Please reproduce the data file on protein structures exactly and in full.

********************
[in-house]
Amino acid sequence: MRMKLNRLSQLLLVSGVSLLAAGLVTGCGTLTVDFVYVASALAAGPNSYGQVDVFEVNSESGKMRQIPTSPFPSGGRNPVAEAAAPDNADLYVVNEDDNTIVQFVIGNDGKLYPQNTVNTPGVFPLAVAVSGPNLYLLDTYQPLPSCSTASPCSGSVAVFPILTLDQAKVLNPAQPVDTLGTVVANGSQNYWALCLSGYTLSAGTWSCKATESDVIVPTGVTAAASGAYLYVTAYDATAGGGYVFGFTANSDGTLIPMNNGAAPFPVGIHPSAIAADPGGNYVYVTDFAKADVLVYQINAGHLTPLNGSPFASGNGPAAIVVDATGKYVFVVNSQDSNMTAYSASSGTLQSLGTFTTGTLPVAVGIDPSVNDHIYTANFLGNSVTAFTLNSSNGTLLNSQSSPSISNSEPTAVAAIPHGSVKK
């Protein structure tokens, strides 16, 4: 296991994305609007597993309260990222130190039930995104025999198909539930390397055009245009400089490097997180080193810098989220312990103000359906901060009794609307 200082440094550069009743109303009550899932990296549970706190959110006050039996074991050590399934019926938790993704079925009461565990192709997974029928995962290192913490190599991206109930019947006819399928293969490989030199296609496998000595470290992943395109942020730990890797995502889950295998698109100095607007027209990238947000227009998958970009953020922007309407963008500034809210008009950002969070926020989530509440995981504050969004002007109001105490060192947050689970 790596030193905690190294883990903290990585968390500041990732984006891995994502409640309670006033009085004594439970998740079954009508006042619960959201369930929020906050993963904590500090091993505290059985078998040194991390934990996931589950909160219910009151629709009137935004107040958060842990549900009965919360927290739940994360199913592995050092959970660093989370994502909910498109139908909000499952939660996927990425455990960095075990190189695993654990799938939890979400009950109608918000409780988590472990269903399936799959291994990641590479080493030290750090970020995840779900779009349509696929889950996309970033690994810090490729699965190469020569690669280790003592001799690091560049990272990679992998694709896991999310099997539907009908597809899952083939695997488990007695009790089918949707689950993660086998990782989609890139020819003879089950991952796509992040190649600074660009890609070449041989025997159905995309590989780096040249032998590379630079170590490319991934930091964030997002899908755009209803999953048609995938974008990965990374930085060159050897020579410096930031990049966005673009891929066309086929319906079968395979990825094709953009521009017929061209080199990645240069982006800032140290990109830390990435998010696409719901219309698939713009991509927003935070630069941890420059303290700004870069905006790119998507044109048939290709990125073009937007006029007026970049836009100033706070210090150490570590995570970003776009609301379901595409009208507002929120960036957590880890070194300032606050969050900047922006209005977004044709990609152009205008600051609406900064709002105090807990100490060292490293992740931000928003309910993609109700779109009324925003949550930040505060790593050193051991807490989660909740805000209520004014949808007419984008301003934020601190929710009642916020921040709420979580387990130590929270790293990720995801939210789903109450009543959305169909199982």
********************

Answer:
[in-house]
Amino acid sequence: MRMKLNRLSQLLLVSGVSLLAAGLVTGCGTLTVDFVYVASALAAGPNSYGQVDVFEVNSESGKMRQIPTSPFPSGGRNPVAEAAAPDNADLYVVNEDDNTIVQFVIGNDGKLYPQNTVNTPGVFPLAVAVSGPNLYLLDTYQPLPSCSTASPCSGSVAVFPILTLDQAKVLNPAQPVDTLGTVVANGSQNYWALCLSGYTLSAGTWSCKATESDVIVPTGVTAAASGAYLYVTAYDATAGGGYVFGFTANSDGTLIPMNNGAAPFPVGIHPSAIAADPGGNYVYVTDFAKADVLVYQINAGHLTPLNGSPFASGNGPAAIVVDATGKYVFVVNSQDSNMTAYSASSGTLQSLGTFTTGTLPVAVGIDPSVNDHIYTANFLGNSVTAFTLNSSNGTLLNSQSSPSISNSEPTAVAAIPHGSVKK
């Protein structure tokens, strides 16, 4: 296991994305609007597993309260990222130190039930995104025999198909539930390397055009245009400089490097997180080193810098989220312990103000359906901060009794609307 200082440094550069009743109303009550899932990296549970706190959110006050039996074991050590399934019926938790993704079925009461565990192709997974029928995962290192913490190599991206109930019947006819399928293969490989030199296609496998000595470290992943395109942020730990890797995502889950295998698109100095607007027209990238947000227009998958970009953020922007309407963008500034809210008009950002969070926020989530509440995981504050969004002007109001105490060192947050689970 790596030193905690190294883990903290990585968390500041990732984006891995994502409640309670006033009085004594439970998740079954009508006042619960959201369930929020906050993963904590500090091993505290059985078998040194991390934990996931589950909160219910009151629709009137935004107040958060842990549900009965919360927290739940994360199913592995050092959970660093989370994502909910498109139908909000499952939660996927990425455990960095075990190189695993654990799938939890979400009950109608918000409780988590472990269903399936799959291994990641590479080493030290750090970020995840779900779009349509696929889950996309970033690994810090490729699965190469020569690669280790003592001799690091560049990272990679992998694709896991999310099997539907009908597809899952083939695997488990007695009790089918949707689950993660086998990782989609890139020819003879089950991952796509992040190649600074660009890609070449041989025997159905995309590989780096040249032998590379630079170590490319991934930091964030997002899908755009209803999953048609995938974008990965990374930085060159050897020579410096930031990049966005673009891929066309086929319906079968395979990825094709953009521009017929061209080199990645240069982006800032140290990109830390990435998010696409719901219309698939713009991509927003935070630069941890420059303290700004870069905006790119998507044109048939290709990125073009937007006029007026970049836009100033706070210090150490570590995570970003776009609301379901595409009208507002929120960036957590880890070194300032606050969050900047922006209005977004044709990609152009205008600051609406900064709002105090807990100490060292490293992740931000928003309910993609109700779109009324925003949550930040505060790593050193051991807490989660909740805000209520004014949808007419984008301003934020601190929710009642916020921040709420979580387990130590929270790293990720995801939210789903109450009543959305169909199982």